Few Americans had ever seen anything like it — a black man and a white man cheek to cheek. The image greeted readers of many sports pages across the country on the morning after Game Four of the 1948 World Series: the winning pitcher, Steve Gromek, hugging Larry Doby, whose home run was the victory margin in the 2-1 game, both men grinning like fools.
Gromek, the white man, remembered the reaction when he went home to Hamtramck, Michigan, and walked into his neighborhood bar: “I saw a guy I had known for more than 10 years, a guy I had played ball with. I said hello, and he ignored me.” The bartender told Gromek, “‘Oh, Christ, it’s that picture you took with Larry Doby.’ … So then the guy told me, ‘Jesus, you could have just shook his hand.’ But then this other friend of mine says, ‘If I was in Steve’s shoes, and Doby did what he did, I would have kissed him.’”
Doby cherished the photograph for the rest of his life. “The picture was more rewarding and happy for me than actually hitting that home run,” he said.1
In the second year since Jackie Robinson and Doby integrated major-league baseball, writers saw the photo as a moment dripping with symbolism. Gromek and Doby both said it was the most natural thing in the world: two teammates united in celebration.
While Doby stood out because of his color — he and Satchel Paige were the only black players in the Series — Gromek was nearly invisible on the 1948 Indians. Once a phenom compared to Bob Feller, he was eclipsed by the Indians’ new pitching stars after World War II. Baseball’s reserve clause held him hostage in Cleveland as his prime years slipped away.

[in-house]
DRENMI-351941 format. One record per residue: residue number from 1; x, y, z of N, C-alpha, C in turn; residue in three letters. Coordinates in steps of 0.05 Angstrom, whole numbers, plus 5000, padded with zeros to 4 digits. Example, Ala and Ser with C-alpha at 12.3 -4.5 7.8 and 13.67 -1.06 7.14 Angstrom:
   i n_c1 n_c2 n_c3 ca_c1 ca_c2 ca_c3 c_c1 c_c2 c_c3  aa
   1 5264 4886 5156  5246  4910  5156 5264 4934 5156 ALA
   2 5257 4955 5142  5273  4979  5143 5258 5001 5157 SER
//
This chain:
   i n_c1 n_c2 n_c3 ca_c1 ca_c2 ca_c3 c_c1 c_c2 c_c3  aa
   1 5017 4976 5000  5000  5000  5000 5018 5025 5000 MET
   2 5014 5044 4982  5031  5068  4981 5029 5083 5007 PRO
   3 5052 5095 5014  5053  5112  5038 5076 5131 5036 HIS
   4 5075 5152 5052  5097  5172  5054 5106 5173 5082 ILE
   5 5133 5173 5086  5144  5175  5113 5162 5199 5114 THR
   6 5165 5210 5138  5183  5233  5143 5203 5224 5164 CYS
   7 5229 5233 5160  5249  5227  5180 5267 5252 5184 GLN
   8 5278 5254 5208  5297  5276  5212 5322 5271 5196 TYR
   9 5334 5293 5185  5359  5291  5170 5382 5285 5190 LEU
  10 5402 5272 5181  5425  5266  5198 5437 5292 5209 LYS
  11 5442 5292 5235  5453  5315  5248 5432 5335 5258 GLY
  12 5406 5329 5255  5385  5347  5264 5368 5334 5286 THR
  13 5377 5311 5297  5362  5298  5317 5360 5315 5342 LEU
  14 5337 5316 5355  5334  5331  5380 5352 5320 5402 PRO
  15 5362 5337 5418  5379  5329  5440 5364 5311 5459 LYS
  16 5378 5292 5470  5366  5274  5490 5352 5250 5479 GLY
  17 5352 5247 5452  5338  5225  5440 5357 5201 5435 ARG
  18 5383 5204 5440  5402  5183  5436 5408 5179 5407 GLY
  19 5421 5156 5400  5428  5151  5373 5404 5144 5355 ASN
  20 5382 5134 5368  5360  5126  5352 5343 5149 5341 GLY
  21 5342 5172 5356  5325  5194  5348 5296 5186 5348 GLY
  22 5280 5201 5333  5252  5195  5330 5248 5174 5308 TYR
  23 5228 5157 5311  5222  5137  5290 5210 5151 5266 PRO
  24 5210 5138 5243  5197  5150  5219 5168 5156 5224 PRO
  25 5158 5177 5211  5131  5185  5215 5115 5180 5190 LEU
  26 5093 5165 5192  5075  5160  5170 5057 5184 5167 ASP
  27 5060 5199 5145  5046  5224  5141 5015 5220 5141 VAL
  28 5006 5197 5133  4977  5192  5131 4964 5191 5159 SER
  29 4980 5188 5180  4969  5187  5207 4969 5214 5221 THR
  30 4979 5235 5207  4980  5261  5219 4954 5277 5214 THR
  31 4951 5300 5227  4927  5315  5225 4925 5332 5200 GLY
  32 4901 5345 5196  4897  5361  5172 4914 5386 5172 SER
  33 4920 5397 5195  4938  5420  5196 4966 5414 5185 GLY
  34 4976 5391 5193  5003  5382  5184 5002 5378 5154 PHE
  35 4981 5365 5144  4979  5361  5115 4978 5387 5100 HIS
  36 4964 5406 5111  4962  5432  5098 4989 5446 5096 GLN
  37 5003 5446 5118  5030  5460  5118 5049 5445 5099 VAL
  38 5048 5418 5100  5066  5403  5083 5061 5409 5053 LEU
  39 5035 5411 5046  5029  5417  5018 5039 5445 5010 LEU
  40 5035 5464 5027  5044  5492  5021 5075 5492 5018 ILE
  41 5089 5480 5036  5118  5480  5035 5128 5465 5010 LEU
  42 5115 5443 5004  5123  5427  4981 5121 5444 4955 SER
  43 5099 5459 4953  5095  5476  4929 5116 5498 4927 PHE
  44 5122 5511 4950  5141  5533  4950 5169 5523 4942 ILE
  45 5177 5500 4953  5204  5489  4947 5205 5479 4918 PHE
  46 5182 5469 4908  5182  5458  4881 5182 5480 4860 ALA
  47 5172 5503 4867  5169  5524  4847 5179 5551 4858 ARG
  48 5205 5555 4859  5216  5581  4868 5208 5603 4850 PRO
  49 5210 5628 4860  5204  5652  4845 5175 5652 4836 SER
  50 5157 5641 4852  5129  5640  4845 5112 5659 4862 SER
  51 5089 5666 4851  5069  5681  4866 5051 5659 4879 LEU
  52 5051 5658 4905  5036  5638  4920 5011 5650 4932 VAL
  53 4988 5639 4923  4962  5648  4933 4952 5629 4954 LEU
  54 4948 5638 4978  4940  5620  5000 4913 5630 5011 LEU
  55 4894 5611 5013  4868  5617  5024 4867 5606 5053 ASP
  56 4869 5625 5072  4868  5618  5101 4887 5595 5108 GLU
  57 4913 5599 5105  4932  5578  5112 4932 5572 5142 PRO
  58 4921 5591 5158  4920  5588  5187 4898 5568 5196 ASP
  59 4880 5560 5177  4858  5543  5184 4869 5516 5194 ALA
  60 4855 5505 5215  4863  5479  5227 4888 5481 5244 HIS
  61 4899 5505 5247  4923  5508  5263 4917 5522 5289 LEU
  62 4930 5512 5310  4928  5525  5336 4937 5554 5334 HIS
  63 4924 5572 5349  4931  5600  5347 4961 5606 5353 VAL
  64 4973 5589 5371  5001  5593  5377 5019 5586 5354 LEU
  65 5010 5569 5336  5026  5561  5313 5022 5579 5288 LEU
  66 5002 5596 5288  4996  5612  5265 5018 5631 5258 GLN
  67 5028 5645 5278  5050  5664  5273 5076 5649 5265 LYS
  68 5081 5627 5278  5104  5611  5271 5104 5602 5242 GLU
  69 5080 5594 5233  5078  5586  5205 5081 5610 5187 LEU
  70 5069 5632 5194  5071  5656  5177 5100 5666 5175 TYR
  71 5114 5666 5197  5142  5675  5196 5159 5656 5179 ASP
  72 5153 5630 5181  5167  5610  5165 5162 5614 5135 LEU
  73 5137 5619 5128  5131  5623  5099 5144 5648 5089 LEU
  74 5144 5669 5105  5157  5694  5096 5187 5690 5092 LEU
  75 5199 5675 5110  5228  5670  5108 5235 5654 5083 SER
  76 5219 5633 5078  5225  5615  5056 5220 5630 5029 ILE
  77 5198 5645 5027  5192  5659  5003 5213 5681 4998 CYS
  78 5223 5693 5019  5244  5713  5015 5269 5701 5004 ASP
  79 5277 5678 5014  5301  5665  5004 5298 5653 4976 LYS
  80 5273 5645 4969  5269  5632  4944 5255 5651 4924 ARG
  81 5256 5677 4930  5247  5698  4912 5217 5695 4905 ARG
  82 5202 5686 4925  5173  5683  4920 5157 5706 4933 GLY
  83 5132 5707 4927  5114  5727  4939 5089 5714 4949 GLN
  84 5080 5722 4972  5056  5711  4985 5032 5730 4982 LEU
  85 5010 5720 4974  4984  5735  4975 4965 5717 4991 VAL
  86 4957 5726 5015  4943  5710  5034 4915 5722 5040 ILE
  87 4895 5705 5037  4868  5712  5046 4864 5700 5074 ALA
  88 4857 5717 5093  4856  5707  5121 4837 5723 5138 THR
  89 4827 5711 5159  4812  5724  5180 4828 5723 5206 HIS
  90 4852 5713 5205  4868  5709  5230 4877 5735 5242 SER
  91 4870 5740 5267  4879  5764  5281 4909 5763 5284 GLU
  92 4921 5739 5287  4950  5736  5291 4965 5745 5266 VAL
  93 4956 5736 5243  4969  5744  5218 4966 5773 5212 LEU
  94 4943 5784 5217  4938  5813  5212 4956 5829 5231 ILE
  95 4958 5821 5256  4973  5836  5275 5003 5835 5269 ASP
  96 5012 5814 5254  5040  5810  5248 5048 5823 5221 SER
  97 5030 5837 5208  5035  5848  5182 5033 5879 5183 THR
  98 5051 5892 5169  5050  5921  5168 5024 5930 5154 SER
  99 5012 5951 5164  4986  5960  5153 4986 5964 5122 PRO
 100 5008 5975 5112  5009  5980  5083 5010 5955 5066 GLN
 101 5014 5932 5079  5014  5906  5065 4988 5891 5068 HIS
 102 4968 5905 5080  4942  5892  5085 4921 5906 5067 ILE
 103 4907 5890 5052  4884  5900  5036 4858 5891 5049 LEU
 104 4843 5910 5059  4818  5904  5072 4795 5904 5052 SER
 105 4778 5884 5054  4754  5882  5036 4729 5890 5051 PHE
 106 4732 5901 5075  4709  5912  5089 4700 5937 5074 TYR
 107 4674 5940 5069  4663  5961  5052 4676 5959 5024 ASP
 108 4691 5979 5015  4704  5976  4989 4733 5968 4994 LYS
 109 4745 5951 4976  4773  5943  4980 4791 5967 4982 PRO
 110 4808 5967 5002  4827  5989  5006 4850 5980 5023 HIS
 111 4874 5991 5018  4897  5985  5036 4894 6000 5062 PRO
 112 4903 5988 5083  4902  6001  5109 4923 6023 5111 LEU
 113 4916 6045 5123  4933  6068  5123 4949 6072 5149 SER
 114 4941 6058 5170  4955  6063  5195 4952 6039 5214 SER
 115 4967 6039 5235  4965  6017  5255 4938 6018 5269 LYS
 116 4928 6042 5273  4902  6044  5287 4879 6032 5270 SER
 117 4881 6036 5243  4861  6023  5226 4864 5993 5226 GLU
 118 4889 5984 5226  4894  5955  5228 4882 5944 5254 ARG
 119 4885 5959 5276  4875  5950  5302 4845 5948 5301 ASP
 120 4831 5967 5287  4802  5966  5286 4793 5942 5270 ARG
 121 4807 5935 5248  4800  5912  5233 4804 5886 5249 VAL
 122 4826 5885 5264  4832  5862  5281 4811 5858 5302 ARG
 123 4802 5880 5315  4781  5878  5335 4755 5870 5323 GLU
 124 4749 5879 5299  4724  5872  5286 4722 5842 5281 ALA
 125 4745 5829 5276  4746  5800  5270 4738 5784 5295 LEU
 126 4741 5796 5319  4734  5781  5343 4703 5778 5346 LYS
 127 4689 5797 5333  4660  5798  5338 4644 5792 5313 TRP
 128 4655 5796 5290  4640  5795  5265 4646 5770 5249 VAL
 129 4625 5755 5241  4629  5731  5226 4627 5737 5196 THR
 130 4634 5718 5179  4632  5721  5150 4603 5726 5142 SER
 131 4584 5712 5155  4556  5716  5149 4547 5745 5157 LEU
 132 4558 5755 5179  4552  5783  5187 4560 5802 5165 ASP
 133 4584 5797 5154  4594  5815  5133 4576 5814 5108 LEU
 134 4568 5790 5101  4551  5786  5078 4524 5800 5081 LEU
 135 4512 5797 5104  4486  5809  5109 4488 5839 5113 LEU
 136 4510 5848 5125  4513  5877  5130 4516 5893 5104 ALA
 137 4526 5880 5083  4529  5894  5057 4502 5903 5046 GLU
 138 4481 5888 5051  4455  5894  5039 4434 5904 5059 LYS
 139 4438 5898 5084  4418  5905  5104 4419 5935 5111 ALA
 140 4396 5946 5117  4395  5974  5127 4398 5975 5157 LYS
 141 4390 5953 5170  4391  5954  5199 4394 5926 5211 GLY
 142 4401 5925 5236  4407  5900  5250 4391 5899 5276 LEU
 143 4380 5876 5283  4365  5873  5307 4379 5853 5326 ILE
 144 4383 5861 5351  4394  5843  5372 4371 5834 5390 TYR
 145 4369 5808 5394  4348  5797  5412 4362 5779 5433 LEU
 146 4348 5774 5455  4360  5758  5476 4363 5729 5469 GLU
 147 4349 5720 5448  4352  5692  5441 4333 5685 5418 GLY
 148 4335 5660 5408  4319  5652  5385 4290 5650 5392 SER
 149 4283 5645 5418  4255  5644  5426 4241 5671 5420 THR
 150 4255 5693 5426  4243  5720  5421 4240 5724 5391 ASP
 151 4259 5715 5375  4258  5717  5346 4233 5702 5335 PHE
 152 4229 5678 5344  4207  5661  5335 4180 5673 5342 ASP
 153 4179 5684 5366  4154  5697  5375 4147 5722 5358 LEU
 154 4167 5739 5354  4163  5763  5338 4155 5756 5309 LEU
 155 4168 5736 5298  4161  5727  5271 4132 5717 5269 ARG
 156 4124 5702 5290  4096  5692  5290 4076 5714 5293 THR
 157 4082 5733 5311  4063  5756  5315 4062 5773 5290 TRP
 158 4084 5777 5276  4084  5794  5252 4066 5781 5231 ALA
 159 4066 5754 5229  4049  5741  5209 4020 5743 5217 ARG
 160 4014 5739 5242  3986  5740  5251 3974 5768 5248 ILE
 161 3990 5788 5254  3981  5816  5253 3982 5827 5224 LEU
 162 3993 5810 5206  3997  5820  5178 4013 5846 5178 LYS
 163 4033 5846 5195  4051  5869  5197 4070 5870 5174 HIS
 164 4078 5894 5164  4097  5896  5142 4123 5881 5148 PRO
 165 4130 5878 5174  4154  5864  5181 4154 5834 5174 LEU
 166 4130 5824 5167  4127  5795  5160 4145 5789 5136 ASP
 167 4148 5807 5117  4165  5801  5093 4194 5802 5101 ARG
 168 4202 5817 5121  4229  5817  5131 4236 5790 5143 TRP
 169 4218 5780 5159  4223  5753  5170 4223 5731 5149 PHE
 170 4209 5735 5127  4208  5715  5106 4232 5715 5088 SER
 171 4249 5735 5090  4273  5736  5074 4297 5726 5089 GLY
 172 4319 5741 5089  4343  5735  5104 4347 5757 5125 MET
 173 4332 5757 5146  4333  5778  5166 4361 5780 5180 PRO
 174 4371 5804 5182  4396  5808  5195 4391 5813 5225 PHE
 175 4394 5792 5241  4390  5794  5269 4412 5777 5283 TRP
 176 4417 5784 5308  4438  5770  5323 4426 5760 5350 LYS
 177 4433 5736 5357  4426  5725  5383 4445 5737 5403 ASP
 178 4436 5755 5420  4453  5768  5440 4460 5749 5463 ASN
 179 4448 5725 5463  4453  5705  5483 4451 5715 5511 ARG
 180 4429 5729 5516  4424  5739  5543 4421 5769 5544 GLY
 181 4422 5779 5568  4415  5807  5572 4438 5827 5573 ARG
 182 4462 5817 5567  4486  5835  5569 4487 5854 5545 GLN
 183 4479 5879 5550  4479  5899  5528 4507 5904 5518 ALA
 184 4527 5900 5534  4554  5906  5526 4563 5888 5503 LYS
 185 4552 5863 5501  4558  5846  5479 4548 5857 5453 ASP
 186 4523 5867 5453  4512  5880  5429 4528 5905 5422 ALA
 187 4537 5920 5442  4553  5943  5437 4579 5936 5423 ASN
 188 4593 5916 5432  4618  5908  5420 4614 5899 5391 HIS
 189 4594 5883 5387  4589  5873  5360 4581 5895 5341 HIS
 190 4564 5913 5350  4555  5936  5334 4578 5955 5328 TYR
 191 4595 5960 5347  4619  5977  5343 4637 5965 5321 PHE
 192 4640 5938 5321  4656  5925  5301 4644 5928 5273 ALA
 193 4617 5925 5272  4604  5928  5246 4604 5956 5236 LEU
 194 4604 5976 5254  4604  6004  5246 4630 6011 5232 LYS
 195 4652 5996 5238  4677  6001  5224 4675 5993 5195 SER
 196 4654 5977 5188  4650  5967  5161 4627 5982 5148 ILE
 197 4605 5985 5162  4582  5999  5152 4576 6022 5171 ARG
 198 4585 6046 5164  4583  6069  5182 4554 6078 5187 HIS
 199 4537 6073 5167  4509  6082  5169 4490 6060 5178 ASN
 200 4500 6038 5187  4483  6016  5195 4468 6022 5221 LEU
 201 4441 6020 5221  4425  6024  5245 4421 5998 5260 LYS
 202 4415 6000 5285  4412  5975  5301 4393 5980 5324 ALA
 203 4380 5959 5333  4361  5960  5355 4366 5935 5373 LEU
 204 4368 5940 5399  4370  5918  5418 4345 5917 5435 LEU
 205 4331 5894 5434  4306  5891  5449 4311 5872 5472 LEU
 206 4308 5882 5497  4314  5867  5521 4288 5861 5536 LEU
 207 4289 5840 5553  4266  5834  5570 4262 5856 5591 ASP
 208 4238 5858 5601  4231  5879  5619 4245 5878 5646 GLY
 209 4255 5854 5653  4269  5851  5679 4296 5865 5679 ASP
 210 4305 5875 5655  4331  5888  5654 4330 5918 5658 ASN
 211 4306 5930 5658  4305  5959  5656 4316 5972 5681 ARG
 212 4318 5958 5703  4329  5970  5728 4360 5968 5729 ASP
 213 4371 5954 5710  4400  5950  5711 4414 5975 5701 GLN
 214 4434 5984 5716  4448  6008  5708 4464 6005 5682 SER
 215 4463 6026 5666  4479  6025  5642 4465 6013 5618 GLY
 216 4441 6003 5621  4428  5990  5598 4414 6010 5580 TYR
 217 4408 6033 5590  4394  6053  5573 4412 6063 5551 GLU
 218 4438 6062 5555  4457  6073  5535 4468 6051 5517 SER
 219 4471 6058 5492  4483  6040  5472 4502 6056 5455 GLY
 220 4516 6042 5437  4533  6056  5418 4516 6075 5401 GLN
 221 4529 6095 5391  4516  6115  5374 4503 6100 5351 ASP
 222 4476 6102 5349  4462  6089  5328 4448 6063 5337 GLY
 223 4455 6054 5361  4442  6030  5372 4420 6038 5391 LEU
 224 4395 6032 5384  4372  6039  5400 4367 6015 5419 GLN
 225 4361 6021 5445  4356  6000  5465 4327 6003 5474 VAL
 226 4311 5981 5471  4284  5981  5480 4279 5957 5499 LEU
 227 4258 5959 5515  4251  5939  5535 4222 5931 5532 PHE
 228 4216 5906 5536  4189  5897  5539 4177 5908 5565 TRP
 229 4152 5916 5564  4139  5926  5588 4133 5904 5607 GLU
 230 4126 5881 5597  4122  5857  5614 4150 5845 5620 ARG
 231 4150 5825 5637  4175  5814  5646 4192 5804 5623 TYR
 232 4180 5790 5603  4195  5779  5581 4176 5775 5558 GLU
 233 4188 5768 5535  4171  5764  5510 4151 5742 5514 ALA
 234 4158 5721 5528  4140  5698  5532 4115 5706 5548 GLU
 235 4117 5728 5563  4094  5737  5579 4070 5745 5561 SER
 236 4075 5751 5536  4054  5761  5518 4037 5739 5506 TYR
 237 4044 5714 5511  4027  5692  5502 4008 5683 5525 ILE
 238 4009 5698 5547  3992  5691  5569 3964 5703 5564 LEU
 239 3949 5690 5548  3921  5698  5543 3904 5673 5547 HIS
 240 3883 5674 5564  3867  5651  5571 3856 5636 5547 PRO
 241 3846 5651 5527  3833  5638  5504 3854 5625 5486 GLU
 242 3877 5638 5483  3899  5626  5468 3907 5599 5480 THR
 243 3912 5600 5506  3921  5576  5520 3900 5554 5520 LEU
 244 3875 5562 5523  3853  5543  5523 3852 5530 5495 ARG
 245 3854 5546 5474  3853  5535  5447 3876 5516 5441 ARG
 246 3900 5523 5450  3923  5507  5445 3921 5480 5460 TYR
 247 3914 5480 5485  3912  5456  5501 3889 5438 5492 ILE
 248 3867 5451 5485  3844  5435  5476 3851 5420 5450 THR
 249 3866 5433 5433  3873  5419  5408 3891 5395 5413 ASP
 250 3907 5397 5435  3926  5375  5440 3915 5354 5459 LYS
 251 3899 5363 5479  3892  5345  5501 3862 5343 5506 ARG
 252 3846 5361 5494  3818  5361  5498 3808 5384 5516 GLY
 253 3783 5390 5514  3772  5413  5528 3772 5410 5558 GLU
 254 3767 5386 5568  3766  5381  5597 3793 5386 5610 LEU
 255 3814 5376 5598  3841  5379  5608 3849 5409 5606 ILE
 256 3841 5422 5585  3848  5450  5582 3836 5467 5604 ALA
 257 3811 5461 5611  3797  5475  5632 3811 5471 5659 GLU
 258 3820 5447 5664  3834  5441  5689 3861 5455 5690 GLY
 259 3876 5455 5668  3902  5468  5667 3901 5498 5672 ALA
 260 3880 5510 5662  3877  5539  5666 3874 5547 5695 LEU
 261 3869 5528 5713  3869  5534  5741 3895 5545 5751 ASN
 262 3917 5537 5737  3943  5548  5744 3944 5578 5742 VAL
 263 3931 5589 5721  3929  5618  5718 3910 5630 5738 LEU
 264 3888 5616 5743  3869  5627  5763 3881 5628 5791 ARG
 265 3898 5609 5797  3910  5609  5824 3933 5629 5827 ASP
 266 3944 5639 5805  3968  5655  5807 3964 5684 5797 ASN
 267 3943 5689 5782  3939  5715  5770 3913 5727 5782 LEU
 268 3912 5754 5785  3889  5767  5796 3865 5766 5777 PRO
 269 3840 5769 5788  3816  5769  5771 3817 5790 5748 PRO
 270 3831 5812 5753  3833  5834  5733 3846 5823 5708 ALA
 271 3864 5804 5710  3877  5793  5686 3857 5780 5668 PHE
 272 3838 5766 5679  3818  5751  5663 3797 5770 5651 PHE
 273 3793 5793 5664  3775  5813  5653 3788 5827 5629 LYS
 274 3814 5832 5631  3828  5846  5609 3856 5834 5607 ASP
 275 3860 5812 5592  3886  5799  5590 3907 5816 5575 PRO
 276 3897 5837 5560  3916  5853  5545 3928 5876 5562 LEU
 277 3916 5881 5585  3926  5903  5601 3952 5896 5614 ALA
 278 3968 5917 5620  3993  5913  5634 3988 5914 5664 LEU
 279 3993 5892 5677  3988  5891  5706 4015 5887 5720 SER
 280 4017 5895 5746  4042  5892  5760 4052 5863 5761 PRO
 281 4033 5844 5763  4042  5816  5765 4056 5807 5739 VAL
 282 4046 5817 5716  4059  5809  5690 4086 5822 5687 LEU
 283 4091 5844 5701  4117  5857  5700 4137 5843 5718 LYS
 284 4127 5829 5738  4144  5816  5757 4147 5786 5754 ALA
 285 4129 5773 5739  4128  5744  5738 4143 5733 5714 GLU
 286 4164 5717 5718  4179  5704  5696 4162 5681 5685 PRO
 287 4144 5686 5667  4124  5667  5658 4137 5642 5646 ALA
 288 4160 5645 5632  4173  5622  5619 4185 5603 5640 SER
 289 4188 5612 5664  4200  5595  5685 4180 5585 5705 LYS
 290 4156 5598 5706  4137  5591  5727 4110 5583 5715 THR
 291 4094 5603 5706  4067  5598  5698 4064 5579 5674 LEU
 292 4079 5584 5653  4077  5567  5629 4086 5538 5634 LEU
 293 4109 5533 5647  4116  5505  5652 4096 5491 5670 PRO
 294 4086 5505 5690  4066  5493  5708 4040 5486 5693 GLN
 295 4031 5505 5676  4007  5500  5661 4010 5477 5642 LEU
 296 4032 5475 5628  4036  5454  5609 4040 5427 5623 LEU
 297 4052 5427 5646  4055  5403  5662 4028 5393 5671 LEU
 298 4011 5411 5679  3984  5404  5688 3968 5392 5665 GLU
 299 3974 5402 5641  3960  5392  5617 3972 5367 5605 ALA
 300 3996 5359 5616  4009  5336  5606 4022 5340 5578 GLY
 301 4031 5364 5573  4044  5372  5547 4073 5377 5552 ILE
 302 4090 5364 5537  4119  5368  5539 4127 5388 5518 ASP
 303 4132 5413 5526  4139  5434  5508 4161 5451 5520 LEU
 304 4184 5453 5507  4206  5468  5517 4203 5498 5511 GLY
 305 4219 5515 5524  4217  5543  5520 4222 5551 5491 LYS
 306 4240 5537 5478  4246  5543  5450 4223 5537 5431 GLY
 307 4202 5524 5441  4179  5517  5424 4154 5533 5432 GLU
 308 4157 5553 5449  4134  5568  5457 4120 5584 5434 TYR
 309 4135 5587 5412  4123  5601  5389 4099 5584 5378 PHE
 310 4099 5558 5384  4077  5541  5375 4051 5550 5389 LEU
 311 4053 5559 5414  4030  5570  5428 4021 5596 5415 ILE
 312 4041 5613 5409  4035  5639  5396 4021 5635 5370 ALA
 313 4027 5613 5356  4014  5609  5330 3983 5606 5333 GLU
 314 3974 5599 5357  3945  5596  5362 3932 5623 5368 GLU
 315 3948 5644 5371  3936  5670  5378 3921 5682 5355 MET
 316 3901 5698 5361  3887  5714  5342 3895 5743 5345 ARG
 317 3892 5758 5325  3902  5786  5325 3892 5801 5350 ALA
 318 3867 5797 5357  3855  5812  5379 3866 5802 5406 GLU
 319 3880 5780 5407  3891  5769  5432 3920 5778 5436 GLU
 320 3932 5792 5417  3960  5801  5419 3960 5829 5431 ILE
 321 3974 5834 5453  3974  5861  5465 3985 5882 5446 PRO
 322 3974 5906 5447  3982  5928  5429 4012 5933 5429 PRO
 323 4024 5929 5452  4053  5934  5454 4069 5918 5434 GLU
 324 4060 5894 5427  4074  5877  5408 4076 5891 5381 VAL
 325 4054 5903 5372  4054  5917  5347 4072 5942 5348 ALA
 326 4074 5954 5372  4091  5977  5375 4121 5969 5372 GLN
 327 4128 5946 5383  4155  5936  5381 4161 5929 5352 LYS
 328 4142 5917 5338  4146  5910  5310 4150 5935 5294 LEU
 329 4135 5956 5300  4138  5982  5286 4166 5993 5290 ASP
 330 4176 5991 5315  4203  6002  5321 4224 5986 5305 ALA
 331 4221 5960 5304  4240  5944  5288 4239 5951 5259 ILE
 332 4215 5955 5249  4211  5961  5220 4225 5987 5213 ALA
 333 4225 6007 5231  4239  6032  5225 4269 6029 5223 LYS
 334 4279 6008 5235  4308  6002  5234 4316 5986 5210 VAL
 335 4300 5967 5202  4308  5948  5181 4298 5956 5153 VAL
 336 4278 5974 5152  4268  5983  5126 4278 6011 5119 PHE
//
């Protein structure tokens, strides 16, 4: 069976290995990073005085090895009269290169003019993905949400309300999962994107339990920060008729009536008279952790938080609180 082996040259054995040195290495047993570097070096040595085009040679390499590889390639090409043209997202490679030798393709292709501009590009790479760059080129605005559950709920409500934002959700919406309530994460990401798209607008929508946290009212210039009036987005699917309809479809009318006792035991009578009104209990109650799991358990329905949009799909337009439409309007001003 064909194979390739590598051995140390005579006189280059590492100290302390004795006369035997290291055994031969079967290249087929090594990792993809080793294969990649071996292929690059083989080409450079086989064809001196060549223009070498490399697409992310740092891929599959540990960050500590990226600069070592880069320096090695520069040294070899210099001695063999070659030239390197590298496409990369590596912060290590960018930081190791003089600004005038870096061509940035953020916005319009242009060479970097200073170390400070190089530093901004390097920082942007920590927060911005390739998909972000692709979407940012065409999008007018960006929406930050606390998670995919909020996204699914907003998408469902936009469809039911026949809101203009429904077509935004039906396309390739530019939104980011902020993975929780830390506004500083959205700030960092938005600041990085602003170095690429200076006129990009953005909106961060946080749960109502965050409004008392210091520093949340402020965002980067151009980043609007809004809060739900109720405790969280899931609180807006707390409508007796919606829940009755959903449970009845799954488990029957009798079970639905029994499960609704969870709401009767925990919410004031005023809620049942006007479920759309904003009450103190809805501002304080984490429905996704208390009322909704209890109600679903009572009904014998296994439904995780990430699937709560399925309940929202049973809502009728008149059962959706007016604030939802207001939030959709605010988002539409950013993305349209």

Steven Joseph Gromek was born in Hamtramck on January 15, 1920, the first child of the former Jozepha Openchowska and Ignatius Adam Gromek, a factory worker. Both parents were Polish immigrants, and their hometown, a tiny enclave surrounded by Detroit, was populated by thousands of their countrymen.
St. Ladislaus High School couldn’t afford a baseball team or a coach, so one of the priests put 15-year-old Steve in charge of the softball and basketball programs. The boy played baseball on neighborhood lots, often staying out until after dinnertime and earning a clout on the ear from his mother. Detroit Tigers scout Wish Egan, watching him play shortstop in American Legion ball, pronounced him too frail at 6-foot-1 and 145 pounds. But the day Cleveland scout Bill Bradley was in the stands, Gromek smacked two hard line drives off the city’s premier teenage prospect, Hal Newhouser. Bradley signed him for the Indians.
The 19-year-old played second base and shortstop in 1939 for Class-D clubs in Logan, West Virginia, and Mansfield, Ohio. He strained his left (non-throwing) shoulder on a hard swing late in the season. When the injury didn’t heal, he began switch-hitting to ease the stress on the shoulder. He was playing close to home at Class-C Flint, Michigan, in 1940, still hurting and not hitting. Manager Jack Knight took note of his strong throwing arm and tried him out as a pitcher.